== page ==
‘Let us consider a couple of theoretical positions,’ he said. ‘Frederick Jameson made the point that postmodern society seeks the commodification of culture and that late capitalism depends on the reproduction of artefacts rather than the creation and production of them. He says, “The producers of culture have nowhere to turn but to the past: the imitation of dead styles.” (1991: 17–18)

‘And second, in the Cultural Homogenization of American Children, Jack Zipes argues that certain cultural practices, reading among them, “send contradictory messages that are bound to undermine [the child’s] capacity to develop a sense of morality and ethics … their autonomy will be governed by prescribed market interests of corporations that have destroyed communities and the self-determination of communities.” (3) It seems to me that we have a dire situation in which any possible freedom associated with childhood has been summarily removed in pursuit of “transforming cultural practices into consumer addictions.” (20)’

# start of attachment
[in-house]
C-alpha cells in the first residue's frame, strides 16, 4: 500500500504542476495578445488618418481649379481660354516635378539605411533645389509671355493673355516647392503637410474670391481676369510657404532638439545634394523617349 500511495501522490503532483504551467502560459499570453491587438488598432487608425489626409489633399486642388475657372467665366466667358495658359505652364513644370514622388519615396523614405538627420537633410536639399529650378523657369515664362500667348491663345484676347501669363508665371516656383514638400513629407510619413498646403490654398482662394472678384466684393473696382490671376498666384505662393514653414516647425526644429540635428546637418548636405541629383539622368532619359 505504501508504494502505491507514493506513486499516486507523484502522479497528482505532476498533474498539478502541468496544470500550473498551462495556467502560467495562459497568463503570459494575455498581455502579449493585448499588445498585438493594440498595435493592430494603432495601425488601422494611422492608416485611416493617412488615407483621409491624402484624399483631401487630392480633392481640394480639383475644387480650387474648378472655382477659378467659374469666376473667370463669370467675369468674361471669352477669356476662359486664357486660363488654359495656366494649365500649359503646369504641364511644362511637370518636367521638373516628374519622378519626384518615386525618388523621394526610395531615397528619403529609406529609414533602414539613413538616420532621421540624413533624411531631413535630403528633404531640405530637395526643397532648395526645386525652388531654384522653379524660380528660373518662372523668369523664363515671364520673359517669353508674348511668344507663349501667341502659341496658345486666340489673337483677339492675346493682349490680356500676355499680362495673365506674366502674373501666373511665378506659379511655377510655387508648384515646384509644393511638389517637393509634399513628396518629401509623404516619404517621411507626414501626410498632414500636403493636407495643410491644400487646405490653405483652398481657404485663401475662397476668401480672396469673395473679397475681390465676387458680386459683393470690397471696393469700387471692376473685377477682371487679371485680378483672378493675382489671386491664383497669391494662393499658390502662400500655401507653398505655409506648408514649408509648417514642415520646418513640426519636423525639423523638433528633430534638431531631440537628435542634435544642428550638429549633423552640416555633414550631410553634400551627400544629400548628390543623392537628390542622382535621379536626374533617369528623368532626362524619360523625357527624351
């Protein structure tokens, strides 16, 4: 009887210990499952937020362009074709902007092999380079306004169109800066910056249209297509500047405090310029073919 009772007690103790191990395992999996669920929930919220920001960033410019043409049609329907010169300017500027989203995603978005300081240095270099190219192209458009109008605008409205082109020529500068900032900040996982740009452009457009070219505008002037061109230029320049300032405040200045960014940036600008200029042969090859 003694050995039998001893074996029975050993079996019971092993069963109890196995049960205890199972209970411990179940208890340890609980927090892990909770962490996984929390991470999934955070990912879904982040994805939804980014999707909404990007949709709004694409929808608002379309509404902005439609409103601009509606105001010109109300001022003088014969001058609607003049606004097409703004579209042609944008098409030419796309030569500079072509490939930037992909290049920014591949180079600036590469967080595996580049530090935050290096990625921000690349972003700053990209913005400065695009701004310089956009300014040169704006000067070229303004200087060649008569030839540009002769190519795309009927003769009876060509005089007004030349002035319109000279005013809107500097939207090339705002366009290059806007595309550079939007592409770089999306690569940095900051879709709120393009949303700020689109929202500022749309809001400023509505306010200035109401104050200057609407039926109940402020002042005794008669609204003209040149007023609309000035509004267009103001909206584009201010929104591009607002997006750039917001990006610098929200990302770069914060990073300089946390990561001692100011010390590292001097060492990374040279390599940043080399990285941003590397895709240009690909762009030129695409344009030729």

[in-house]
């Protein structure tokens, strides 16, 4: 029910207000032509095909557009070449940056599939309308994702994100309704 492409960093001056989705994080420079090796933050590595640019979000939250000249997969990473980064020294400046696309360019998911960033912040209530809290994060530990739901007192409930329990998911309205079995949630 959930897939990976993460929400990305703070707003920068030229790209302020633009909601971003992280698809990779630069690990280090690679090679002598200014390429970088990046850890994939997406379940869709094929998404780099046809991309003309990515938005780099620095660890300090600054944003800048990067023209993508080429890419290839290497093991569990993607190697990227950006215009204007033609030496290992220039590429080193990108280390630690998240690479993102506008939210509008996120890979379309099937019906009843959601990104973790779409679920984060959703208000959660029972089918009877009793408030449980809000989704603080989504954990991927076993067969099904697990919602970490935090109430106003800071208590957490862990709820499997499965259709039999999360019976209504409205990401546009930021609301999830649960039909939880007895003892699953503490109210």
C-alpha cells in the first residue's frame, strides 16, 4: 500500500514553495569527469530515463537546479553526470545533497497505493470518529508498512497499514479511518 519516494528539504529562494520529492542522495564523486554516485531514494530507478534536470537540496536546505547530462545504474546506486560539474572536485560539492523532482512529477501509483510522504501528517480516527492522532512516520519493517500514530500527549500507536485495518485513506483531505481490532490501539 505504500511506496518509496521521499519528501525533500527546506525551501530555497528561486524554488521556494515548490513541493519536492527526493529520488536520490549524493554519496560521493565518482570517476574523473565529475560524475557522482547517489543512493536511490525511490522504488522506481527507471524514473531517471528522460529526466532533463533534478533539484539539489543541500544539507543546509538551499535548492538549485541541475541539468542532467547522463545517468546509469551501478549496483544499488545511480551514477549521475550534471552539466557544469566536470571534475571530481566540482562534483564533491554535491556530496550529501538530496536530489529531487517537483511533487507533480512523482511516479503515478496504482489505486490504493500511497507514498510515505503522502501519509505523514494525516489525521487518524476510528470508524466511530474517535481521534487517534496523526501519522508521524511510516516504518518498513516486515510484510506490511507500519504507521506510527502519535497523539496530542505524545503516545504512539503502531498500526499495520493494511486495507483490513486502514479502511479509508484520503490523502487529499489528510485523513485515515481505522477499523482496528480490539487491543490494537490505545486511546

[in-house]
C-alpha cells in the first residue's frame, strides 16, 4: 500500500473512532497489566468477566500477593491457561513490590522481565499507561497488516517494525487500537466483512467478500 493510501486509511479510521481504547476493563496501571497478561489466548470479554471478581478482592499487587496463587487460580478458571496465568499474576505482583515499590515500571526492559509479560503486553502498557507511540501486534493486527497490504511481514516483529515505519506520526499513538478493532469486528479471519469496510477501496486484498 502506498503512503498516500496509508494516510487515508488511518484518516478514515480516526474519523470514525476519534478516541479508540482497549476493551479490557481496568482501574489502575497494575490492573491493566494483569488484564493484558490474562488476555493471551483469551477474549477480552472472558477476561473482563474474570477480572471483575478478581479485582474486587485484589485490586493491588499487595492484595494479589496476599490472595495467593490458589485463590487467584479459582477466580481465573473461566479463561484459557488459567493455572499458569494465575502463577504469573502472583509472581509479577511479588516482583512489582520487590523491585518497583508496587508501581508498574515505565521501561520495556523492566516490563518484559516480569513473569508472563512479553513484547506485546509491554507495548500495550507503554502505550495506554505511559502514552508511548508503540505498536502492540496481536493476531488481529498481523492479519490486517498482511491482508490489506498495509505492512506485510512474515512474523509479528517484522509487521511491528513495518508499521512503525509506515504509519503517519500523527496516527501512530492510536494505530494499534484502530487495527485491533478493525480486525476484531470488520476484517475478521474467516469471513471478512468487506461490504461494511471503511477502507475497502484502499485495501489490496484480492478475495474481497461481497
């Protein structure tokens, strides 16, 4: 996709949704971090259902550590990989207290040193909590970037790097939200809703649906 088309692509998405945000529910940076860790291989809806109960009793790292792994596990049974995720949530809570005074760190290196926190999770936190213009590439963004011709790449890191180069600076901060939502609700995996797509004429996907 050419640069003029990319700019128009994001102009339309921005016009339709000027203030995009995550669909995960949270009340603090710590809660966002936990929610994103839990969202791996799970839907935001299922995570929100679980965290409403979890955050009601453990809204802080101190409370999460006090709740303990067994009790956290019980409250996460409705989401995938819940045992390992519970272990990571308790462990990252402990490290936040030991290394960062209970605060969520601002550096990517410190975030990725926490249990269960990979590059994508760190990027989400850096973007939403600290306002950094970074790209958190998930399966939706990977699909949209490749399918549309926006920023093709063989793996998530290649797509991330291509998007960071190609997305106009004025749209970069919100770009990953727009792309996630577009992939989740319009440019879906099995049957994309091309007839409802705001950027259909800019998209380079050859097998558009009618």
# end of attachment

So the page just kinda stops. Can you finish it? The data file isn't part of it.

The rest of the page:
Stetman’s furrowed brow took Art to the brink of suggesting a treatment of Botox. ‘Are you saying that the publishing industry offers child readers nothing new in terms of an experience?’

Art Lazaar leaned forward on his elbows, and stared above his glasses into the mirrored blue of Harry Stetman’s eyes.

‘Forbes reported that Winnie-the-Pooh made five-point-six billion dollars in two-thousand-and-four — the second-highest earning fictional character in that year. (2004) When A.A. Milne first published him in nineteen-twenty-six, he was a fresh voice based on tales and poems that Milne reportedly told to his own child. So unique and vivid was this character that Kenneth Slesinger put him to work selling china-ware, clothes and board games and he has not stopped since. Today, Disney creates new stories “framed in false authenticity by being wrapped up in the ever same tirelessness … of classic stories for children,” (Melrose, Monsters under the Bed, loc. 541, Kindle) doing precisely what Rose tells us: “soliciting, a chase, or even a seduction” (2) of children. Now apart from the fact that this seems to span all of childhood, is this telling you anything?’